At the end of the recent TVNZ 7 Internet debate, I concluded the discussion by thanking all of the MPs present for their support of important initiatives in e-government. We tend to take for granted the transparency of government, the improved access to services and the enhancement of citizenship the public embrace of the internet has brought in the past decade.
It is not going too far to say that the continuing progress of the internet's role in the public sphere goes right to the heart of what is to be a citizen. Want to know if you're registered to vote? Click here.
And that's what's so wrong about Section 92A of the Copyright (New Technologies) Amendment Act. It potentially allows that crucial part of citizenship to removed from an individual without anything like the oversight or due process such a step implies.
The section requires ISPs to have a "reasonable" plan to cut off the internet access of customers who repeatedly infringe copyright: in practice that means cutting off a customer who has been the subject of three allegations of using their internet connection to infringe copyright.
[NB: It has been pointed to to me that the "three strikes" benchmark is solely an assumption based on the practice in other jurisdictions, so don't take it to the bank. This does, of course, underline the vagueness of the law as it stands.]
Yes, that's right: infringement need not be proven. And ISPs, who have no competence and don't want the job, are placed in the position of adjudicating over the merits of copyright claims. They'll cave and move on.
And, as Boing Boing's Cory Doctorow pointed out in a commentary on a similar initiative in Britain, the claims don't even have to have merit -- three false allegations, which cost nothing to make, will do nicely. France embarked on a similar course last November, to the applause of the IFPI.
It takes no great effort to see the potential for abuse. America's DMCA law has often been used to chill inconvenient speech -- it's much easier to allege that an online consumer campaign is using your brand without permission and have it taken down than to take action against the speech itself. 92A offers the opportunity to not take down the criticism but the critic himself.
Unintended consequences? Let's say there's a household where a teenager is persistently downloading copyrighted music without permission. The connection gets cut off. Mum can't get to important public health or educational material online, harming the interests of other children in the house.
Or perhaps Johnny Downloader just skips to another ISP. What then? The British government is considering establishing a shared register of people who should be denied internet access. In 2008, is that just, or even sane?
It's absurd to suggest that the Copyright Amendment needs Section 92A. It's been in and out through the course of the bill -- the select committee removed it and it was re-inserted for the final reading of the bill, which was voted for by most of the Parliamentary parties.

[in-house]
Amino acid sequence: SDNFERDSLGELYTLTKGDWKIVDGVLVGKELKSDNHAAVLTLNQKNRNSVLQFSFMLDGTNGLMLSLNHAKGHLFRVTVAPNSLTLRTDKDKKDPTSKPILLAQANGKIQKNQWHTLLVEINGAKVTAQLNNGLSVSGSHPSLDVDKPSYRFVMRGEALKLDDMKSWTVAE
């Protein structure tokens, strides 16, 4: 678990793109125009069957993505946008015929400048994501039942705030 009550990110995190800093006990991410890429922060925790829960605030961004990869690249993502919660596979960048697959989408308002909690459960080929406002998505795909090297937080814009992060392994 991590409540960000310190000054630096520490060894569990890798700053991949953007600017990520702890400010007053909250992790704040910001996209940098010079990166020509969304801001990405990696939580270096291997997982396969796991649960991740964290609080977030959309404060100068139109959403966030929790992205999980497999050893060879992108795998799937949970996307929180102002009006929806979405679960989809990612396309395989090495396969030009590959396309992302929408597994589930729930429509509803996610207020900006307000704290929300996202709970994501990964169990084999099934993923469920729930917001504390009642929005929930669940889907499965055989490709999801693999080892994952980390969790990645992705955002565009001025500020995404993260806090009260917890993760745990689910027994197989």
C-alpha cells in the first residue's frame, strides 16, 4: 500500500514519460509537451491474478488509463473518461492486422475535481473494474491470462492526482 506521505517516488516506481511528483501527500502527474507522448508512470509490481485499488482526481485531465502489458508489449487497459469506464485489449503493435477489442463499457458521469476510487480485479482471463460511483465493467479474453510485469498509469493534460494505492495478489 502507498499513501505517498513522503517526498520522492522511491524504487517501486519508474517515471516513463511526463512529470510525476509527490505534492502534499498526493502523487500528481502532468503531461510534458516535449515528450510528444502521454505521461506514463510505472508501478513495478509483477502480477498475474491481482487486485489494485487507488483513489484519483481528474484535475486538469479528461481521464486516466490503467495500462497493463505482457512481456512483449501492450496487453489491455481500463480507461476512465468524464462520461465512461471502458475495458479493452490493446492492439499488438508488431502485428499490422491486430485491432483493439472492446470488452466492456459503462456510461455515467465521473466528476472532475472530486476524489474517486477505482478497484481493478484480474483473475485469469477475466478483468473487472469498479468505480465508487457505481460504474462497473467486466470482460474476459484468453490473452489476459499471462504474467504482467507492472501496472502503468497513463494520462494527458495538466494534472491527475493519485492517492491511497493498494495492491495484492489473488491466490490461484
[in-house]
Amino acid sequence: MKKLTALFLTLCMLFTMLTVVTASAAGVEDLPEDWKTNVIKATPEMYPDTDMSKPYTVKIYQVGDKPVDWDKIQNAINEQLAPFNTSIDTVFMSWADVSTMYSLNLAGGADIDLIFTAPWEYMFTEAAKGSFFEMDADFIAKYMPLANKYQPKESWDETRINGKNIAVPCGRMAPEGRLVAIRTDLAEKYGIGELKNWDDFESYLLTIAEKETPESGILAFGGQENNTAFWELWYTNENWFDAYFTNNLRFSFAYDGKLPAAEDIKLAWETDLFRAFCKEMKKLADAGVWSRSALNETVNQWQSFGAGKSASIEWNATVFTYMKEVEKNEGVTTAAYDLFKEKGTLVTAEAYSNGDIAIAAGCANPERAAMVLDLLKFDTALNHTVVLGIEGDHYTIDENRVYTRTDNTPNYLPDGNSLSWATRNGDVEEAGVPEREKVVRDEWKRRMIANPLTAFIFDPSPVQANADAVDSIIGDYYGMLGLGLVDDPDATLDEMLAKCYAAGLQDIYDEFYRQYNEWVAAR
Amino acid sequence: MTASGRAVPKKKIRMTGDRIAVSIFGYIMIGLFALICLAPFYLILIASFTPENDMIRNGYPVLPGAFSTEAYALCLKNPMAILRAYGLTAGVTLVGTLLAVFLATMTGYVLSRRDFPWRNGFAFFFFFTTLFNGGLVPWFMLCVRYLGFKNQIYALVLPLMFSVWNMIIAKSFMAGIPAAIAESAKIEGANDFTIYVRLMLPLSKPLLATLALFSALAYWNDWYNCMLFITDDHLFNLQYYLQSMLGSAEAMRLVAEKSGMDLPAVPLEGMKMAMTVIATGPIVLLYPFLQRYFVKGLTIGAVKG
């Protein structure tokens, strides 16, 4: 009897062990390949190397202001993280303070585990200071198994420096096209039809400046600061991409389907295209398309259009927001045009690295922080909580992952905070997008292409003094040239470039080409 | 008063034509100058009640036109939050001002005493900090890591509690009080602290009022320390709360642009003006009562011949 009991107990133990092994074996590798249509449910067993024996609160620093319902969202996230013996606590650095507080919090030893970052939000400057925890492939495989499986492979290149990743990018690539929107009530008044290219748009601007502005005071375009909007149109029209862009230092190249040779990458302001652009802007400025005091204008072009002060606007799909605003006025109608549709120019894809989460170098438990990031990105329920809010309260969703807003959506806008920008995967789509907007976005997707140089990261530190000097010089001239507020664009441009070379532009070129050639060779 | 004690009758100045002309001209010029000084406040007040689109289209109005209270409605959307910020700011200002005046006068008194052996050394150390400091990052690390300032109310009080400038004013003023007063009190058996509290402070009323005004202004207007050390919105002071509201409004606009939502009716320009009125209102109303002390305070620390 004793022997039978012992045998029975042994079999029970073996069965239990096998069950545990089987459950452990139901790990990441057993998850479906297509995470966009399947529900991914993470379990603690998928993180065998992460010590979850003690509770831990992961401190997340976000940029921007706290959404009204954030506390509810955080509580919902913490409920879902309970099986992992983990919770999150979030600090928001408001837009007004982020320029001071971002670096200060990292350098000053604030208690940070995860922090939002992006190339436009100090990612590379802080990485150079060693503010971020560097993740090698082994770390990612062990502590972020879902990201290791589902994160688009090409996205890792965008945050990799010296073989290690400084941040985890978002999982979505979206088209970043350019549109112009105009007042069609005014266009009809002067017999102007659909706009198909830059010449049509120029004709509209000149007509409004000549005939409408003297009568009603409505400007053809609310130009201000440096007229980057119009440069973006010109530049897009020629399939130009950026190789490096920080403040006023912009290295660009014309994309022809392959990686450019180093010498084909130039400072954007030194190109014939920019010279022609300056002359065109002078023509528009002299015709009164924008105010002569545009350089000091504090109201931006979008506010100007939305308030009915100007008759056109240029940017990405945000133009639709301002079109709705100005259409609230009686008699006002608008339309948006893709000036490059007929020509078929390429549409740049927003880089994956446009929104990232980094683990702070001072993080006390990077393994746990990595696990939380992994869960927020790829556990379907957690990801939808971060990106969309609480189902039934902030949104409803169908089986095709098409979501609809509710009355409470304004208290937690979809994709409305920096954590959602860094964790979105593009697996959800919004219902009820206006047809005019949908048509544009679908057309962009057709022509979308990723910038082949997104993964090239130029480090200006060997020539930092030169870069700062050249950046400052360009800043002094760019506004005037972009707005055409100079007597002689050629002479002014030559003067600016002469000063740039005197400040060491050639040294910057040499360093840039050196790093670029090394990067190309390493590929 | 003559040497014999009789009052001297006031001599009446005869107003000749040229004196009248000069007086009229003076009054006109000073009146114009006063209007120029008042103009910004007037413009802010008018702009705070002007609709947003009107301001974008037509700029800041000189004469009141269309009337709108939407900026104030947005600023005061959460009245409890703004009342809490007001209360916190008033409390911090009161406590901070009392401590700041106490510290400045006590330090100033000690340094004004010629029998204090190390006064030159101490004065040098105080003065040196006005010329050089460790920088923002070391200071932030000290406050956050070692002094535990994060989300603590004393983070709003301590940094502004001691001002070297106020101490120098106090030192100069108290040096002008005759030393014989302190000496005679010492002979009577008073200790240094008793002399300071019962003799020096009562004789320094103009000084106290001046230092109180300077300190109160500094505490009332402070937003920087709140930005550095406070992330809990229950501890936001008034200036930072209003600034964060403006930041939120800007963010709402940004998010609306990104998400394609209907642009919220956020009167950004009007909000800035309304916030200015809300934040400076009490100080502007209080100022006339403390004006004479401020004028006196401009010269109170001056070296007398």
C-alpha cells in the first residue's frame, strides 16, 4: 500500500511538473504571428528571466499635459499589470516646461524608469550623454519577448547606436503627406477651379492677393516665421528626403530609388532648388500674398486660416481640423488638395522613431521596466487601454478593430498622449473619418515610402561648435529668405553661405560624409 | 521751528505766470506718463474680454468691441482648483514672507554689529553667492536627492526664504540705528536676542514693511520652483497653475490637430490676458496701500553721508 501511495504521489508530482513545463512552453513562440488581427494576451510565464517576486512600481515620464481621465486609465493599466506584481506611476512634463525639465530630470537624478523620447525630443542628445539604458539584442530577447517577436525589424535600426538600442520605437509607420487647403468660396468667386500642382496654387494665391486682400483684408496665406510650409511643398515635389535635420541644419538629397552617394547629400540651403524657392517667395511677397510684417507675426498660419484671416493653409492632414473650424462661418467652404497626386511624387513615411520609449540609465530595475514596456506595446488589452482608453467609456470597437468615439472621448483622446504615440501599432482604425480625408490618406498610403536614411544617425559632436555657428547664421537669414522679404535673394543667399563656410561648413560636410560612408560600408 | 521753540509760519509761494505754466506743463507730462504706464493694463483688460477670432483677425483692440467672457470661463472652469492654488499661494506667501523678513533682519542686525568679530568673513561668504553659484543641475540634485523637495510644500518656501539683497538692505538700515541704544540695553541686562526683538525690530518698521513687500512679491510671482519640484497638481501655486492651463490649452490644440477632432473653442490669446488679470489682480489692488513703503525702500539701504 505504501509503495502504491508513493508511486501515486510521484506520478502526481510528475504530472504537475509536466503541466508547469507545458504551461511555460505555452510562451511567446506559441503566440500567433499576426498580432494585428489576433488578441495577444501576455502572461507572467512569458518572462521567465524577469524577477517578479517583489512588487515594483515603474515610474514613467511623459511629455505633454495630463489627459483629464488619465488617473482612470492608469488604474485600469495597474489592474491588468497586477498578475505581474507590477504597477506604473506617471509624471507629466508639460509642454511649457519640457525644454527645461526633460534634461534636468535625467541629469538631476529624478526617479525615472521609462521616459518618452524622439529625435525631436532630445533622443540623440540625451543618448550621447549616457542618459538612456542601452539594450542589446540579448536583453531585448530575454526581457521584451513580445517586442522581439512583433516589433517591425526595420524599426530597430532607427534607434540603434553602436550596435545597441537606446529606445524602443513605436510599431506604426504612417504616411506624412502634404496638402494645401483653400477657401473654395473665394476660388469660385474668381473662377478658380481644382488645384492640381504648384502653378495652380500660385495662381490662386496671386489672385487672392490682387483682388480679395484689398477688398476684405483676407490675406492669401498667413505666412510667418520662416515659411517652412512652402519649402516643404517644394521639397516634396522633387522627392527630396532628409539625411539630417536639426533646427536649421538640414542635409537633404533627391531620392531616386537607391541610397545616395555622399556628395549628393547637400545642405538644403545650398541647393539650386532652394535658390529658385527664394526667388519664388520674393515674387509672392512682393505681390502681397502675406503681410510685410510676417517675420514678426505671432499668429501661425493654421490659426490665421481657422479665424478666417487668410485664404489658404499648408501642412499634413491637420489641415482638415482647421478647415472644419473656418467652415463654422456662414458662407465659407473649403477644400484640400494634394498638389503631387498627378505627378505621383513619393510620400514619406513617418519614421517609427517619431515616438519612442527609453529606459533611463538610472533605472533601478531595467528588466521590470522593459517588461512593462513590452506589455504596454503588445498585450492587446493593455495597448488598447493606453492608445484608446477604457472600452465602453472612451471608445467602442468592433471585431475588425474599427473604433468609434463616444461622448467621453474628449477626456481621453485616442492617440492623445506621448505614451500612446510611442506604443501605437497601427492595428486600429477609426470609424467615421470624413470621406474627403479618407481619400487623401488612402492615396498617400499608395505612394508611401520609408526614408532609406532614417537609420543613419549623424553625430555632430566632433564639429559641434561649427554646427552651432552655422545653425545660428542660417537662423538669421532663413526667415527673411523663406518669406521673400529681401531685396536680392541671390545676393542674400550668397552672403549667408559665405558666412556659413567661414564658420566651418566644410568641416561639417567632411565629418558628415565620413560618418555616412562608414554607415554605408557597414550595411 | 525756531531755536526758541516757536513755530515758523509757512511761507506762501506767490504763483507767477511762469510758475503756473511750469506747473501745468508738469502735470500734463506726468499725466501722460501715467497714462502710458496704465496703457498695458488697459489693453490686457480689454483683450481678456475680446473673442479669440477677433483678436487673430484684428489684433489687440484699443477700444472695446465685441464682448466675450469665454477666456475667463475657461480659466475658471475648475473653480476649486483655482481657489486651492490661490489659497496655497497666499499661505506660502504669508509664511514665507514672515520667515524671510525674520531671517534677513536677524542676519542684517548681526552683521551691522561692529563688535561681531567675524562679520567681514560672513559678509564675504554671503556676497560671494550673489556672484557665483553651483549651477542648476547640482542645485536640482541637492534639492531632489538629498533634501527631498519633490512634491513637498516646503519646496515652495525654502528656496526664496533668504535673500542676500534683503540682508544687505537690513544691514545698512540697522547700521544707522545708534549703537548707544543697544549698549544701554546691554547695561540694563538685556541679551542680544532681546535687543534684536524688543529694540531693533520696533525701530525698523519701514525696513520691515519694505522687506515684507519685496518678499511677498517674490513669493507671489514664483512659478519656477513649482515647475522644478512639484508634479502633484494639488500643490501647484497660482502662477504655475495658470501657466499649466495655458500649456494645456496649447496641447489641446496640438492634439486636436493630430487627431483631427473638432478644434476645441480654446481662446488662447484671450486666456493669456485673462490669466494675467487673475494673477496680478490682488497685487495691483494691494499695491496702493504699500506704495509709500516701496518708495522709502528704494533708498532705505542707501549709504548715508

Indeed, I'm told that Judith Tizard was prepared to take it out again (or at least discuss doing so) before relations with the geek lobby collapsed. The collapse was covered in Colin Jackson's blog.
It was pointed out to the minister that it is difficult for ISPs to tell what their customers are doing. Mere evidence that file-sharing ports are in use isn't enough. BitTorrent is frequently and legitimately used to distribute Linux and other open-source software. My son's installation of World of Warcraft uses an embedded BitTorrent client to download (and upload) its updates.
Difficult, of course, is not the same as impossible. The minister noted that traffic in child pornography can be tracked. There are two answers to this: one is that handling child pornography and downloading the latest episode of 'Heroes' shouldn't even be mentioned in the same sentence. The other is that a dedicated team at Internal Affairs, with real investigative powers, does little else but track the traffic of such material. And a third is that even kiddy-porn users get to go to court.
I do understand the copyright owners' point of view here. I know that those rights are, literally, their livelihood. I do think some people in the IT community are cavalier about those rights, and prone to making seriously imperfect comparisons between software and artistic works. I know that the cost of civil action in support of claims may be more than those claims are worth. I know that there is strong international lobbying behind what happens locally, and that that lobbying places pressure on governments too.
But as they have done through the progress of this bill, copyright interests have been too willing to place their commercial interests above the public good. Section 92A is inimical to the public good.
To be honest, this frustrates the hell out of me. Thanks to David Cunliffe, the implementation of this troublesome section has been delayed until February 28. The warring parties here need to lower their shields in that time and start talking again. ISPs actually don't want large-scale copyright abuse taking place on their networks. I can't understand why there can't be an accord, without the need of legal force, to take action, especially in the case of New Zealand content. Because to put in place the force of law in such a way is virtually to invite consequences that are not only unintended, but frankly undesirable.